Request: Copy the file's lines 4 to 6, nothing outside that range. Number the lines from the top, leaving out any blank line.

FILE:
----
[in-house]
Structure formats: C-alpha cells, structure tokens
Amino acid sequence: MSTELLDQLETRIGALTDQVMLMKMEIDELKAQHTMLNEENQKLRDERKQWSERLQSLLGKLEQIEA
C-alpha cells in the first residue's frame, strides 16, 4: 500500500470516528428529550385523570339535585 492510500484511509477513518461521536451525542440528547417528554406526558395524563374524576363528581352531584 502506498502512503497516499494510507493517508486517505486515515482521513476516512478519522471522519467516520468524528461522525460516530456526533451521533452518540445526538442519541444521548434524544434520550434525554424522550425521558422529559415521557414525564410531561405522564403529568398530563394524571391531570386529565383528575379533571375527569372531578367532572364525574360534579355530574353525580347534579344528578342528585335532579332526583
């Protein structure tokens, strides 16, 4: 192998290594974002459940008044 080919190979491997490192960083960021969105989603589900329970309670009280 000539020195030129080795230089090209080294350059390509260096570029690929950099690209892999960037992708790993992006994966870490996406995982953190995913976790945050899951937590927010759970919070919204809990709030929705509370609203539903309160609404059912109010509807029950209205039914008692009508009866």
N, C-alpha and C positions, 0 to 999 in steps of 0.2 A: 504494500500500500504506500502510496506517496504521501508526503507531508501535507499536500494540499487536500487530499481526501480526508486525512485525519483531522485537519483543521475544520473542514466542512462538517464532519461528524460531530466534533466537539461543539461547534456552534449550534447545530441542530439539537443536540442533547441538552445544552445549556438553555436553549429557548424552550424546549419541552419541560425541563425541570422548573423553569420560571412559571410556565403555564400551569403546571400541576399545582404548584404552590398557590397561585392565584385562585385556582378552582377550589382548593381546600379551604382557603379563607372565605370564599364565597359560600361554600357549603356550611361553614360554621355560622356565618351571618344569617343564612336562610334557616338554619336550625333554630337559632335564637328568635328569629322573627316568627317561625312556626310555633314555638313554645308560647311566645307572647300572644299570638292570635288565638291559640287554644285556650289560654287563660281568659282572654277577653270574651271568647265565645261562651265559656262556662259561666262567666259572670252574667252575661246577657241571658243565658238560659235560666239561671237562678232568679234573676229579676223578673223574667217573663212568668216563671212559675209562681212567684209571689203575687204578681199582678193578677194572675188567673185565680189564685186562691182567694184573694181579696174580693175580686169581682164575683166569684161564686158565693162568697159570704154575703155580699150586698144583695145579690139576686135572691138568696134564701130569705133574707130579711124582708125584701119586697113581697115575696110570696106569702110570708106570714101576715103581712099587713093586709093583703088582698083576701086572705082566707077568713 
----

C-alpha cells in the first residue's frame, strides 16, 4: 500500500470516528428529550385523570339535585 492510500484511509477513518461521536451525542440528547417528554406526558395524563374524576363528581352531584 502506498502512503497516499494510507493517508486517505486515515482521513476516512478519522471522519467516520468524528461522525460516530456526533451521533452518540445526538442519541444521548434524544434520550434525554424522550425521558422529559415521557414525564410531561405522564403529568398530563394524571391531570386529565383528575379533571375527569372531578367532572364525574360534579355530574353525580347534579344528578342528585335532579332526583
């Protein structure tokens, strides 16, 4: 192998290594974002459940008044 080919190979491997490192960083960021969105989603589900329970309670009280 000539020195030129080795230089090209080294350059390509260096570029690929950099690209892999960037992708790993992006994966870490996406995982953190995913976790945050899951937590927010759970919070919204809990709030929705509370609203539903309160609404059912109010509807029950209205039914008692009508009866």
N, C-alpha and C positions, 0 to 999 in steps of 0.2 A: 504494500500500500504506500502510496506517496504521501508526503507531508501535507499536500494540499487536500487530499481526501480526508486525512485525519483531522485537519483543521475544520473542514466542512462538517464532519461528524460531530466534533466537539461543539461547534456552534449550534447545530441542530439539537443536540442533547441538552445544552445549556438553555436553549429557548424552550424546549419541552419541560425541563425541570422548573423553569420560571412559571410556565403555564400551569403546571400541576399545582404548584404552590398557590397561585392565584385562585385556582378552582377550589382548593381546600379551604382557603379563607372565605370564599364565597359560600361554600357549603356550611361553614360554621355560622356565618351571618344569617343564612336562610334557616338554619336550625333554630337559632335564637328568635328569629322573627316568627317561625312556626310555633314555638313554645308560647311566645307572647300572644299570638292570635288565638291559640287554644285556650289560654287563660281568659282572654277577653270574651271568647265565645261562651265559656262556662259561666262567666259572670252574667252575661246577657241571658243565658238560659235560666239561671237562678232568679234573676229579676223578673223574667217573663212568668216563671212559675209562681212567684209571689203575687204578681199582678193578677194572675188567673185565680189564685186562691182567694184573694181579696174580693175580686169581682164575683166569684161564686158565693162568697159570704154575703155580699150586698144583695145579690139576686135572691138568696134564701130569705133574707130579711124582708125584701119586697113581697115575696110570696106569702110570708106570714101576715103581712099587713093586709093583703088582698083576701086572705082566707077568713 